Be carful descending down the Bwlch and Rhigos. Not because they are difficult to descend, its just the Dragon Ride so you'll see some amazing numpties putting themselves and others at risk on your way down.

    Sound advice as it will be chopper heaven on the way down.

    @TheSmithers- It's a logical paradox. If you prepare for a distance by riding the distance then how do you prepare to prepare to ride the distance? To put it another way, if you were to run your first marathon would you prepare by running a marathon? Of course not. Not only is it an idiotic approach to training, but it would also make your first intended marathon your second. We can do this all day, but I'm not wrong.

    Personally I don't think training for a Marathon and a 80 mile bike ride are particularly analogous. Running places quite different demands on your body and whilst you are quite right that many beginner to marathon runner plans are a steady ramp to 80% of the distance I don't see that cycling need necessarily follow the same regime. I suppose it also depends on your objectives in entering a sportive. As a beginner in your first sportive then maybe you are focussed on completion however I bet there are many seasoned riders who are focused on a timed achievement and will be training up to and beyond the distance/elevation of the event.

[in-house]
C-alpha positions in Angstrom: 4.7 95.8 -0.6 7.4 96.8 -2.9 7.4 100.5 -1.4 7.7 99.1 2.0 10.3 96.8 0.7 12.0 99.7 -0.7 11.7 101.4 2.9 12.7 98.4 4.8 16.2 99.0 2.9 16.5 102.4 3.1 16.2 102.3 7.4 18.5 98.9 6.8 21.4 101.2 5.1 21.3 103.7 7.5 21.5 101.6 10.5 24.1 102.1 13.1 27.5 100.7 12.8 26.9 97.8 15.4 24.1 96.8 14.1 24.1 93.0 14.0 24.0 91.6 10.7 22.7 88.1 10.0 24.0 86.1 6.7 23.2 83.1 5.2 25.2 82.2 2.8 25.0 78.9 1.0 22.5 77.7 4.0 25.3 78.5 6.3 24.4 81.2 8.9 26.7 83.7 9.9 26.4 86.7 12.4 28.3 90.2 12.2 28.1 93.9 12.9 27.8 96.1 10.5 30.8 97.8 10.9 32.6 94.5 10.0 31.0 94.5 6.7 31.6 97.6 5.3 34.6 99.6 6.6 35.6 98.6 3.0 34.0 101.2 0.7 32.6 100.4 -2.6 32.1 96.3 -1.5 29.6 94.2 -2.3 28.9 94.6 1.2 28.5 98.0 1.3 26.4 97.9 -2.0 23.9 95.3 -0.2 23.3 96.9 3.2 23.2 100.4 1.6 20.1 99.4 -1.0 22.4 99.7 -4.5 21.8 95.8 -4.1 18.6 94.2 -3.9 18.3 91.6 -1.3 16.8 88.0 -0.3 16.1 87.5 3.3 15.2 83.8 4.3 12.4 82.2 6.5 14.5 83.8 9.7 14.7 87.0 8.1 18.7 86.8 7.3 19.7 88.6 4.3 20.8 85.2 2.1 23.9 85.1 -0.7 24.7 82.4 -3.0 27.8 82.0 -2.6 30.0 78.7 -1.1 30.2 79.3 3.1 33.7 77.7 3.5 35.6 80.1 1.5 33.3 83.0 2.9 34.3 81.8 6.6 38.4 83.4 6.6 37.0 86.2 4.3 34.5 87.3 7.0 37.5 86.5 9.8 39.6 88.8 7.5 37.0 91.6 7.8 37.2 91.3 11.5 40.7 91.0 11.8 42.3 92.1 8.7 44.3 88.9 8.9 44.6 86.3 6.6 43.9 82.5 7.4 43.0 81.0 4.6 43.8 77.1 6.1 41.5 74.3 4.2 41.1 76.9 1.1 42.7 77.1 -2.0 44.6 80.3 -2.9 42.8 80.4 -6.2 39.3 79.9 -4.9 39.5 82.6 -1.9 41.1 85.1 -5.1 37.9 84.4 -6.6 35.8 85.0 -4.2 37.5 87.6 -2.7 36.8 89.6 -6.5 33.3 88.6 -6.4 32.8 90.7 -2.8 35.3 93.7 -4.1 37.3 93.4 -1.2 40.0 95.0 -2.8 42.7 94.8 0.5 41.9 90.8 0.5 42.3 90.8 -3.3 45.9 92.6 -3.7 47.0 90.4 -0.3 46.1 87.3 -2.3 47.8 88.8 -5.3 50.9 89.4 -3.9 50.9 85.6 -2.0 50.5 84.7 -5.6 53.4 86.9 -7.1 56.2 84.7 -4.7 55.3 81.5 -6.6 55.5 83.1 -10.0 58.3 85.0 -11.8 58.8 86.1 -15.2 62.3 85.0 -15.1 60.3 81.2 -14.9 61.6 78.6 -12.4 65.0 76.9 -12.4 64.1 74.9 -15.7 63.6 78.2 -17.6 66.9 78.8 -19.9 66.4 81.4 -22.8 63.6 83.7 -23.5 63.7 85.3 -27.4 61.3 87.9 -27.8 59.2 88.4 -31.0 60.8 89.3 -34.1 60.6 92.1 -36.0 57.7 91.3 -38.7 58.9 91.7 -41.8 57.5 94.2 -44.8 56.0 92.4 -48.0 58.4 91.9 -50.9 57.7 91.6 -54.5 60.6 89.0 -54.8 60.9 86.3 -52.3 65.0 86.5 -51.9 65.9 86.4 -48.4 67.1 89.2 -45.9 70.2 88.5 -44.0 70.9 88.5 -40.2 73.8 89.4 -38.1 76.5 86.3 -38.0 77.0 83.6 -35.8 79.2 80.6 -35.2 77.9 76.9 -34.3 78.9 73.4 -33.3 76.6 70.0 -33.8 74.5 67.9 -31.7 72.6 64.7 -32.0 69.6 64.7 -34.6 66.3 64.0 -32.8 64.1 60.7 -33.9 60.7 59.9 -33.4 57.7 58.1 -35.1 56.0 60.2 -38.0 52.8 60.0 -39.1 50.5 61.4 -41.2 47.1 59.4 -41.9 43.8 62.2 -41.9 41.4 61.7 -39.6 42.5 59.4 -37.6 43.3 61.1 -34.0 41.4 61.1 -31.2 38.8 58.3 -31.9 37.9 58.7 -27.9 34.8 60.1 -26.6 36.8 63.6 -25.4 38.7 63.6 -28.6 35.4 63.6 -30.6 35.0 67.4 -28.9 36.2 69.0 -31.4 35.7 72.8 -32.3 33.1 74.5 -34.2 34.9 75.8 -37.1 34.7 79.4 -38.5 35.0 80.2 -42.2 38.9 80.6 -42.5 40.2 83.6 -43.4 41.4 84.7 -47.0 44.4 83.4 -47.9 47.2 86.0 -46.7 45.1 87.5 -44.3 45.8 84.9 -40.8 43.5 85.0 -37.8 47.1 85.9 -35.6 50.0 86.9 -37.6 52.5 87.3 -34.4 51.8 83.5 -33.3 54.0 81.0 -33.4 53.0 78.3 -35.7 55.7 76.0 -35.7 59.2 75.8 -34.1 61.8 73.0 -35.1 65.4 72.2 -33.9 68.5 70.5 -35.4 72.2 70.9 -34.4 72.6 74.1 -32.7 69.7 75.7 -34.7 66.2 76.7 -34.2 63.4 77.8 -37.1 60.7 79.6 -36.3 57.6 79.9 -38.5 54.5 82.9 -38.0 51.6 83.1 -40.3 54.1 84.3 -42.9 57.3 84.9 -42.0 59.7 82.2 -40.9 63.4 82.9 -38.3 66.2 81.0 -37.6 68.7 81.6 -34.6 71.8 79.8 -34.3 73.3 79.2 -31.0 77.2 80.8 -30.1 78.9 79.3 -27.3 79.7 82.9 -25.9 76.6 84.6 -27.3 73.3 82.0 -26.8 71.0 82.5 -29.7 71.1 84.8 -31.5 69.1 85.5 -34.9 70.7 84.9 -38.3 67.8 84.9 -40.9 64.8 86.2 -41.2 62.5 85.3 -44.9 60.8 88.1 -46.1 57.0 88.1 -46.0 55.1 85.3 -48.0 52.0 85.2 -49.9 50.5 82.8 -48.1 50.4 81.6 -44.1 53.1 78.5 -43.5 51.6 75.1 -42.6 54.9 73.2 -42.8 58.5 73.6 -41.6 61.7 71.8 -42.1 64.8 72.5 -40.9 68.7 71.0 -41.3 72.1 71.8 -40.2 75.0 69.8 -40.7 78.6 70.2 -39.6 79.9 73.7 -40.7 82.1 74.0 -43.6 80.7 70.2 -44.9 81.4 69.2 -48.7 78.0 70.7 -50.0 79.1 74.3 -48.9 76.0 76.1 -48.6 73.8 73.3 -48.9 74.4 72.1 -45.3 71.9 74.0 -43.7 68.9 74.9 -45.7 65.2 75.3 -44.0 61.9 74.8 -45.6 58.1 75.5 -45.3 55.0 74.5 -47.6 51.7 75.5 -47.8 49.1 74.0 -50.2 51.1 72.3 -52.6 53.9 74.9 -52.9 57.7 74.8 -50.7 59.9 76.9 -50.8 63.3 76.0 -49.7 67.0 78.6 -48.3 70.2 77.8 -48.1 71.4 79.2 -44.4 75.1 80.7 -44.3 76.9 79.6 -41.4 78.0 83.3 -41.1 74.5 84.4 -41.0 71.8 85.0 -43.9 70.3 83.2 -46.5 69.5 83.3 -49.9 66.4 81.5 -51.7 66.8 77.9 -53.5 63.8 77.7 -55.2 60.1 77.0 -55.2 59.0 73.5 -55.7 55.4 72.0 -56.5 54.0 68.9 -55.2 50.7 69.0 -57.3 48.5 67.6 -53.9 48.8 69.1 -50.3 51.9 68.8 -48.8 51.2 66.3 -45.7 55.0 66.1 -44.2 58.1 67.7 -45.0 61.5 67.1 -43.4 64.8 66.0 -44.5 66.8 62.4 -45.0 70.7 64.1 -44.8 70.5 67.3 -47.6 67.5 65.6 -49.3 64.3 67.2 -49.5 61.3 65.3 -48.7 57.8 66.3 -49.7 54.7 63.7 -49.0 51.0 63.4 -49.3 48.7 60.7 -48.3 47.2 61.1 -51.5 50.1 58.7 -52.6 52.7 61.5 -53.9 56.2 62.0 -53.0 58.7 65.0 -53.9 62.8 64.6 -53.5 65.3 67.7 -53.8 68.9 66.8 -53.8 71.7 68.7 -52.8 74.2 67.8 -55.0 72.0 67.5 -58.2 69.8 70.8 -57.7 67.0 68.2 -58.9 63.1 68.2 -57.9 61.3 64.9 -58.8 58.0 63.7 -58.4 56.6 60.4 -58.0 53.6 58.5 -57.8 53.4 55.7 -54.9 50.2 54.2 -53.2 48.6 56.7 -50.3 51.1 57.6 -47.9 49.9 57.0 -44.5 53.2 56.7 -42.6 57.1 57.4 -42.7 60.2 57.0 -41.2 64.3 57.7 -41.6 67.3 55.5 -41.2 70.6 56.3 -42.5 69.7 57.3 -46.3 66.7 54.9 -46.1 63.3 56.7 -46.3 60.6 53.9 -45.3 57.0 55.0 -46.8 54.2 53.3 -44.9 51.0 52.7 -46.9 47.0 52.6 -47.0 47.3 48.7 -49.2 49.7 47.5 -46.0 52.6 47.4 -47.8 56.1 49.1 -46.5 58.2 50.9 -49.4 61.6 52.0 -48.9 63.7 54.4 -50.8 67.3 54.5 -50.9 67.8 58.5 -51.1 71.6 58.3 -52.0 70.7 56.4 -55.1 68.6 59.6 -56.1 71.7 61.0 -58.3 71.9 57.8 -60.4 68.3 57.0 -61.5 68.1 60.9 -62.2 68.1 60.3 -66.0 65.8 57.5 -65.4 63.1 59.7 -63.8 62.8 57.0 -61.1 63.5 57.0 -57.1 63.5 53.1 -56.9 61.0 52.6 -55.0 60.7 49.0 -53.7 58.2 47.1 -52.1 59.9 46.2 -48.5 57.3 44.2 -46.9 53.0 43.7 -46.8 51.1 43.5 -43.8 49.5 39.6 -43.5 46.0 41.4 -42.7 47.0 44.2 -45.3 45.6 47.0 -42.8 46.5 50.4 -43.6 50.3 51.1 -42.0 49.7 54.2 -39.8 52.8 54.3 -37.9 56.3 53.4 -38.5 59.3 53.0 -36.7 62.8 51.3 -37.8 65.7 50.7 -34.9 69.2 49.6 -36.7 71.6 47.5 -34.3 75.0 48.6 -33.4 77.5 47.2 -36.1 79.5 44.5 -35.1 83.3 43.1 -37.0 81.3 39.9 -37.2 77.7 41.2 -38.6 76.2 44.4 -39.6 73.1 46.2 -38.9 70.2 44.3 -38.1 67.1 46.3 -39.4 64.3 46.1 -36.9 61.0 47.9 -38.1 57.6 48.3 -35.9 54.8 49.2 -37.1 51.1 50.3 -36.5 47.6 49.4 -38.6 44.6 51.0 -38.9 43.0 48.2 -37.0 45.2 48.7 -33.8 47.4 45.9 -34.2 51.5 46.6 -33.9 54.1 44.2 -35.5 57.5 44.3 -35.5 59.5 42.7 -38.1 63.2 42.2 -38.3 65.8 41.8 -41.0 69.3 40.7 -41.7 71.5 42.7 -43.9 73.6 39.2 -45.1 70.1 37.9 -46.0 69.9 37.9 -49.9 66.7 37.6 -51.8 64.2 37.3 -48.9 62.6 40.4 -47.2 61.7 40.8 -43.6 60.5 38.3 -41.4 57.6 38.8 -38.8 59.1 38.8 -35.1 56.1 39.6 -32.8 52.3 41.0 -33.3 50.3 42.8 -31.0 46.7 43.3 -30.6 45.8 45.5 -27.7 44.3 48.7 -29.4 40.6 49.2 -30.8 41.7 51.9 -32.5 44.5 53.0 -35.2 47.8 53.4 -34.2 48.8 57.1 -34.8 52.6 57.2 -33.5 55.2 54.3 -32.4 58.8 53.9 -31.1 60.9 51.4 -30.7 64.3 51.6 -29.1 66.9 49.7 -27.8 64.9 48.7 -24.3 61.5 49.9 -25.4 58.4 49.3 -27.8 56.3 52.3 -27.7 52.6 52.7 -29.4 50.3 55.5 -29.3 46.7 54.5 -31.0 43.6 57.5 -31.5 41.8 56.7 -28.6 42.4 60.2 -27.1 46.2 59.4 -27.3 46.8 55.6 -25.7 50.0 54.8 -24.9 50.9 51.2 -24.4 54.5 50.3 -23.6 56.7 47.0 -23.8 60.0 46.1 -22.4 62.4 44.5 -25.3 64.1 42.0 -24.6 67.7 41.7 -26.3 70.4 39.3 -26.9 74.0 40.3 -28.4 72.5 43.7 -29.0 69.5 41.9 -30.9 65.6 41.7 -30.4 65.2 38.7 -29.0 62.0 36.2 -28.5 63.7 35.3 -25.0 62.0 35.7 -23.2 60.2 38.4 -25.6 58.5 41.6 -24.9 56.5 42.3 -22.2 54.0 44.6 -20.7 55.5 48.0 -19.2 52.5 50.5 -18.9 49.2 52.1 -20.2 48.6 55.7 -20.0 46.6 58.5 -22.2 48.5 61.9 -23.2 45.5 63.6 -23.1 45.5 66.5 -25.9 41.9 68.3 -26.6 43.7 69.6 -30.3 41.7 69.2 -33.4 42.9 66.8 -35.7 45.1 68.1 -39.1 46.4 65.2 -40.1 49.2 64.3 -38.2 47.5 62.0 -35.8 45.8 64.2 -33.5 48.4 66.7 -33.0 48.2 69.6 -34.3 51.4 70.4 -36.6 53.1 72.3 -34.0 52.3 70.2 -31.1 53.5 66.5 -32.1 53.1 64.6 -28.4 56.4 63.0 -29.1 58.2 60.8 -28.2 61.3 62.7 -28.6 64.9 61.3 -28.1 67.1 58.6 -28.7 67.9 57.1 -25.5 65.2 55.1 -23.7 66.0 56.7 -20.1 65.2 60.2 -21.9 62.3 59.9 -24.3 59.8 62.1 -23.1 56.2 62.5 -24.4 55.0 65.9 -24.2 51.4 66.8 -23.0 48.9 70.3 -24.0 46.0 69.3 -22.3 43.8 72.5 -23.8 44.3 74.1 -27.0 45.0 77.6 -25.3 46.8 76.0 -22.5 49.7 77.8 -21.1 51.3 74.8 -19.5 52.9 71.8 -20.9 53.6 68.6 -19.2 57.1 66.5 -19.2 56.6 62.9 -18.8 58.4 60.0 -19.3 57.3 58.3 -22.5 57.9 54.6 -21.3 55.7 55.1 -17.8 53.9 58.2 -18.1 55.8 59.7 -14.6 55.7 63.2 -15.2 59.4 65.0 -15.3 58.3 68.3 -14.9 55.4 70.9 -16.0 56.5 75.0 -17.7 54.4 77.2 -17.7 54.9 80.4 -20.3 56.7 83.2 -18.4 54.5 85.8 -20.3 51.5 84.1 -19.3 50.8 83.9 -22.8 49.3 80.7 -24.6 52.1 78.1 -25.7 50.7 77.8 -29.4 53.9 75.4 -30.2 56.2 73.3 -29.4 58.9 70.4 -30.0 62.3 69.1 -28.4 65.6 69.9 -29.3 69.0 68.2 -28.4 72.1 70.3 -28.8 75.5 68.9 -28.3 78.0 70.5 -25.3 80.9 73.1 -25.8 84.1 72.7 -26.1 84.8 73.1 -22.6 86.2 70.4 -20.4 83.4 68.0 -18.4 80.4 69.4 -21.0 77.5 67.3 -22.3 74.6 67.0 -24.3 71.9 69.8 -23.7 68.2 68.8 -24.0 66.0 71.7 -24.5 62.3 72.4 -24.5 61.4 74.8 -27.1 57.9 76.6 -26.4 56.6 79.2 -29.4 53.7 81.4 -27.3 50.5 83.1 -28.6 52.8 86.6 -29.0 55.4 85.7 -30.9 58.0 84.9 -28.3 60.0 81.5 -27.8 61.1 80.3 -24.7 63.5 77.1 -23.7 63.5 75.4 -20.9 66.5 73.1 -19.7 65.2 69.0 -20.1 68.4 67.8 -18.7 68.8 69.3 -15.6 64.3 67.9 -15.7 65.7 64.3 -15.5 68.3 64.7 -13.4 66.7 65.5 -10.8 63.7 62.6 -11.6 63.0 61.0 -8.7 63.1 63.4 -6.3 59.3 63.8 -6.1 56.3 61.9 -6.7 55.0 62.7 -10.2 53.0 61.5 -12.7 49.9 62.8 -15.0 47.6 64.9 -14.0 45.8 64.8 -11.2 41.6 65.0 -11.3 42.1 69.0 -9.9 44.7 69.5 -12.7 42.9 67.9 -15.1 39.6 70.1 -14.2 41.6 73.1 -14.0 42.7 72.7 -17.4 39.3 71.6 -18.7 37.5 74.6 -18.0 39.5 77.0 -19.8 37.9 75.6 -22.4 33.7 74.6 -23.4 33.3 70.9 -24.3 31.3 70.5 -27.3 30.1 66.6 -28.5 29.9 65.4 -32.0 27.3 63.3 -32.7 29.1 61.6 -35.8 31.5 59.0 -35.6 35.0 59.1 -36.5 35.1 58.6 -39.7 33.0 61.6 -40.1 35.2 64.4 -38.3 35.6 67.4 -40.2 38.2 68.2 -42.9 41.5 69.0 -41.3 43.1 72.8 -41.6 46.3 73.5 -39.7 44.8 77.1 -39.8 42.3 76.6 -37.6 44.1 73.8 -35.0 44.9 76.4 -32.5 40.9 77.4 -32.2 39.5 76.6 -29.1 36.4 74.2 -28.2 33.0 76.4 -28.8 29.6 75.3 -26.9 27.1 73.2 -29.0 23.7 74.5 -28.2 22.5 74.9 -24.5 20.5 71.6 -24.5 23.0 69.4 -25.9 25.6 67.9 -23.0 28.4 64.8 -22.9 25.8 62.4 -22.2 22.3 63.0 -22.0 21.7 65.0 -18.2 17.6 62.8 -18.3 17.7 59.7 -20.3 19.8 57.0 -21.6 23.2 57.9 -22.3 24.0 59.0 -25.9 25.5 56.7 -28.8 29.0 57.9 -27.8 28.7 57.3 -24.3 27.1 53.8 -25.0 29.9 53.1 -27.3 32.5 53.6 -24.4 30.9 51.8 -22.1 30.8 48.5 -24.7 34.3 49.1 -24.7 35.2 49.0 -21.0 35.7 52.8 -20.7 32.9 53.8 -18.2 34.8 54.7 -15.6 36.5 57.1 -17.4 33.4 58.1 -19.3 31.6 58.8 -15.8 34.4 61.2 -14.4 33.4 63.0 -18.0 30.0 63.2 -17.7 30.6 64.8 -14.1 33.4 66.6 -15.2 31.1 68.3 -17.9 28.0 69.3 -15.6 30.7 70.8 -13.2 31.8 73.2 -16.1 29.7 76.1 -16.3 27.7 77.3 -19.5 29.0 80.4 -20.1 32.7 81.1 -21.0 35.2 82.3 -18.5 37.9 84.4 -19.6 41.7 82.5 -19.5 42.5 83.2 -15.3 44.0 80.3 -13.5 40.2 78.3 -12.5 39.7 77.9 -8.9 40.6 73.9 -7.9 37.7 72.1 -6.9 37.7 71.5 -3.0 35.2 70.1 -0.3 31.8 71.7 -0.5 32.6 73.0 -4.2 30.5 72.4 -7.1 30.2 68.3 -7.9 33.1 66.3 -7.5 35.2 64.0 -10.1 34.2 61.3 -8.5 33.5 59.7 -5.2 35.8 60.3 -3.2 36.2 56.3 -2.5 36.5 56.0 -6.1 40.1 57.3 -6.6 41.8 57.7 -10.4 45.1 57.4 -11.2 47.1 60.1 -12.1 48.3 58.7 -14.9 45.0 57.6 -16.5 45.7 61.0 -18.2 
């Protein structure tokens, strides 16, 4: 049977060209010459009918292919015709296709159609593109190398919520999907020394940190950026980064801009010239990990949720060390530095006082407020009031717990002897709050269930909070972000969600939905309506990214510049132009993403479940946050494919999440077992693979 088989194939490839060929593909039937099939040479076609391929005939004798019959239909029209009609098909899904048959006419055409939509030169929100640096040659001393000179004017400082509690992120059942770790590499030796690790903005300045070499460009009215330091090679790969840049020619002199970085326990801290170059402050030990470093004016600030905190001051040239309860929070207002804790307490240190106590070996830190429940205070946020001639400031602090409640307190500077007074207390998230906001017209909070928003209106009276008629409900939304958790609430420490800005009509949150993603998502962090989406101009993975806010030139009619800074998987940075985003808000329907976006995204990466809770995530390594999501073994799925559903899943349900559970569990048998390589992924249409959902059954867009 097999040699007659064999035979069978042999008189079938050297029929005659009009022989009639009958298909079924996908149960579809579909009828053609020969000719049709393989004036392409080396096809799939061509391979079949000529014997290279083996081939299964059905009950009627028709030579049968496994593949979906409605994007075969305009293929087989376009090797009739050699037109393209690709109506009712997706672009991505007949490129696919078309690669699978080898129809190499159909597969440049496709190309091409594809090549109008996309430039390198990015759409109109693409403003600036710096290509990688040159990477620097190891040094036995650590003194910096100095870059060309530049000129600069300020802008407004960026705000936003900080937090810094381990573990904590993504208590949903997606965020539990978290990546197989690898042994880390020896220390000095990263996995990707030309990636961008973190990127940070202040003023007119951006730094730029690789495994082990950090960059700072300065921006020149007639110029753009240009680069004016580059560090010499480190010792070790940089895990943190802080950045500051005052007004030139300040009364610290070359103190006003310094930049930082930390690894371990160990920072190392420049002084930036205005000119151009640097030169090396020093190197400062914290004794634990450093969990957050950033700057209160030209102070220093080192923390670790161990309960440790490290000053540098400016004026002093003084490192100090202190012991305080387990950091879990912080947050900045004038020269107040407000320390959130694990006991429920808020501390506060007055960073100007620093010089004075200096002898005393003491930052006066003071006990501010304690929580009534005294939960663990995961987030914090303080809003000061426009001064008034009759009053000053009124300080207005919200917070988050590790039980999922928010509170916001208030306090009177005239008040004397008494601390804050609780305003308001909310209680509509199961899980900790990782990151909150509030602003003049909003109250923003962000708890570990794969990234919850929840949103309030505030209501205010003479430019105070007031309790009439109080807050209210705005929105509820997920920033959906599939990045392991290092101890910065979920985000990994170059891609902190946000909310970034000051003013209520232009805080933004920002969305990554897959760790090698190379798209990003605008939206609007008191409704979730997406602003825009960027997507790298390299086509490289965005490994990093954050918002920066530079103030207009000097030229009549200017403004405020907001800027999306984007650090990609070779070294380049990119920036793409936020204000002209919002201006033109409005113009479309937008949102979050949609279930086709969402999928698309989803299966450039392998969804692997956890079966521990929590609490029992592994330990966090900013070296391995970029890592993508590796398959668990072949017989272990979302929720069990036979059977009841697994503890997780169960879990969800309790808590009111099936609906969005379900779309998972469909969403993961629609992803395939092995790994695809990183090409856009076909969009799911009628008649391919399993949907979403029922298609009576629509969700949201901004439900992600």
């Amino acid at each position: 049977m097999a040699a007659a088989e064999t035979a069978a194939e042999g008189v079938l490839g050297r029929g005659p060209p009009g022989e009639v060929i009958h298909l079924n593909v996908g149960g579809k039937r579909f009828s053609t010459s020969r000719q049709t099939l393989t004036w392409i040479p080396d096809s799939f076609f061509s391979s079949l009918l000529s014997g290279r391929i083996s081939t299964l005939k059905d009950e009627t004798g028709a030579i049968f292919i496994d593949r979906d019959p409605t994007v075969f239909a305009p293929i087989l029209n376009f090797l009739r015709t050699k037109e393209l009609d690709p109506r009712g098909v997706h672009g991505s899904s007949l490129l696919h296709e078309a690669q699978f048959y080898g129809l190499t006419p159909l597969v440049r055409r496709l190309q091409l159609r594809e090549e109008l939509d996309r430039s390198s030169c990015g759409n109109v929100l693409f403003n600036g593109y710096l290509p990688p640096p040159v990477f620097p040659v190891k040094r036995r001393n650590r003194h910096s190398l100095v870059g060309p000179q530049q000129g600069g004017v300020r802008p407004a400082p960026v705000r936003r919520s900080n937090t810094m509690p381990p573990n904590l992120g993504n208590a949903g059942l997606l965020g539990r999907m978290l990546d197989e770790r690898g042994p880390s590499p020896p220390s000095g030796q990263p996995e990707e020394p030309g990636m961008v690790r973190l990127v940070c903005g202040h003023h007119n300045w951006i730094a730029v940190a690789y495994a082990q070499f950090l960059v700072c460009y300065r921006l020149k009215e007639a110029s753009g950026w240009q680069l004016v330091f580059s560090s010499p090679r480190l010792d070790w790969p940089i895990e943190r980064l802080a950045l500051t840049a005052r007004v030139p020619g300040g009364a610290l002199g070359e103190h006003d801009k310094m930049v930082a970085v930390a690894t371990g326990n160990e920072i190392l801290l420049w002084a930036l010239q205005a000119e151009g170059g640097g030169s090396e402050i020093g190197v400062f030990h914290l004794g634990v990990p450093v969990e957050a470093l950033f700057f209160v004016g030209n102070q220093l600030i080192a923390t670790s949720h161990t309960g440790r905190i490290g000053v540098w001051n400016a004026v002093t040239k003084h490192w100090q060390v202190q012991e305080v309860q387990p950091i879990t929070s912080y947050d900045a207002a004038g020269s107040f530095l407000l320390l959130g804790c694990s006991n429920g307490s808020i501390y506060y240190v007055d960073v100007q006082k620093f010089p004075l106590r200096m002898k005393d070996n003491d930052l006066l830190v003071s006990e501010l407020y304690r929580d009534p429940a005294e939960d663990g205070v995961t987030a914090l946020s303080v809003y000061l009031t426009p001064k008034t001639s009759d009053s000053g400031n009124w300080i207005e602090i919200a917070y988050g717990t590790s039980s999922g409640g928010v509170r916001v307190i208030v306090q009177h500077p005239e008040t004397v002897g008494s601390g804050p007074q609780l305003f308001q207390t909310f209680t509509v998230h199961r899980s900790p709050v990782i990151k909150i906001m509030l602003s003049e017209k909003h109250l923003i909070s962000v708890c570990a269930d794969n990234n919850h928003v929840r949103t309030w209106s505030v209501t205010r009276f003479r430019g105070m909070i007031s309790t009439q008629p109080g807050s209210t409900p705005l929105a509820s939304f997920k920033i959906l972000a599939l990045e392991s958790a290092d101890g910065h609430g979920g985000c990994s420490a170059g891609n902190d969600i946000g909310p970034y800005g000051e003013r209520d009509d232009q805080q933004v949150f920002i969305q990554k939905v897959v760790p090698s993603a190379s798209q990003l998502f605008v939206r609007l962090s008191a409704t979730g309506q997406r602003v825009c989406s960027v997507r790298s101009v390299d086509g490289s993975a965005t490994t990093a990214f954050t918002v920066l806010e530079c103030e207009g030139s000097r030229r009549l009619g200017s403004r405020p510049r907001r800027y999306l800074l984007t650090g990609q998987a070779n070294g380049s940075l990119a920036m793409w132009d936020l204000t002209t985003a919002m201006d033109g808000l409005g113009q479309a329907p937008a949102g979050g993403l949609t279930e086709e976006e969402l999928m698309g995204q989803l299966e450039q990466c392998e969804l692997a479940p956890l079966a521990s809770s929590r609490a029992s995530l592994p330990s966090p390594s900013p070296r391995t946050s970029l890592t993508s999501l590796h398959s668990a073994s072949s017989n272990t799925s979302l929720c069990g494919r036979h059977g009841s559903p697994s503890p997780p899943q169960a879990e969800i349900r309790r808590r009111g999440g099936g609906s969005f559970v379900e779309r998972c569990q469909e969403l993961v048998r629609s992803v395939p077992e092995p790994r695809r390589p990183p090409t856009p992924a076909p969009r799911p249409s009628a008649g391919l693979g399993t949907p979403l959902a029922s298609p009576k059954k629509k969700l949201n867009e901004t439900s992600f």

My point to the original post was that in order to complete such an event as the Dragon ride in comfort then his training to date of one 100km ride and several at 40km may not be the ideal preparation. It might be fine if he is a fit individual but for me I would be far more confident entering the event knowing I had coped with similar demands before. As I said, i am not professing to be an expert but merely sharing what I have experienced in the last 18 months as a more committed 40 something cyclist.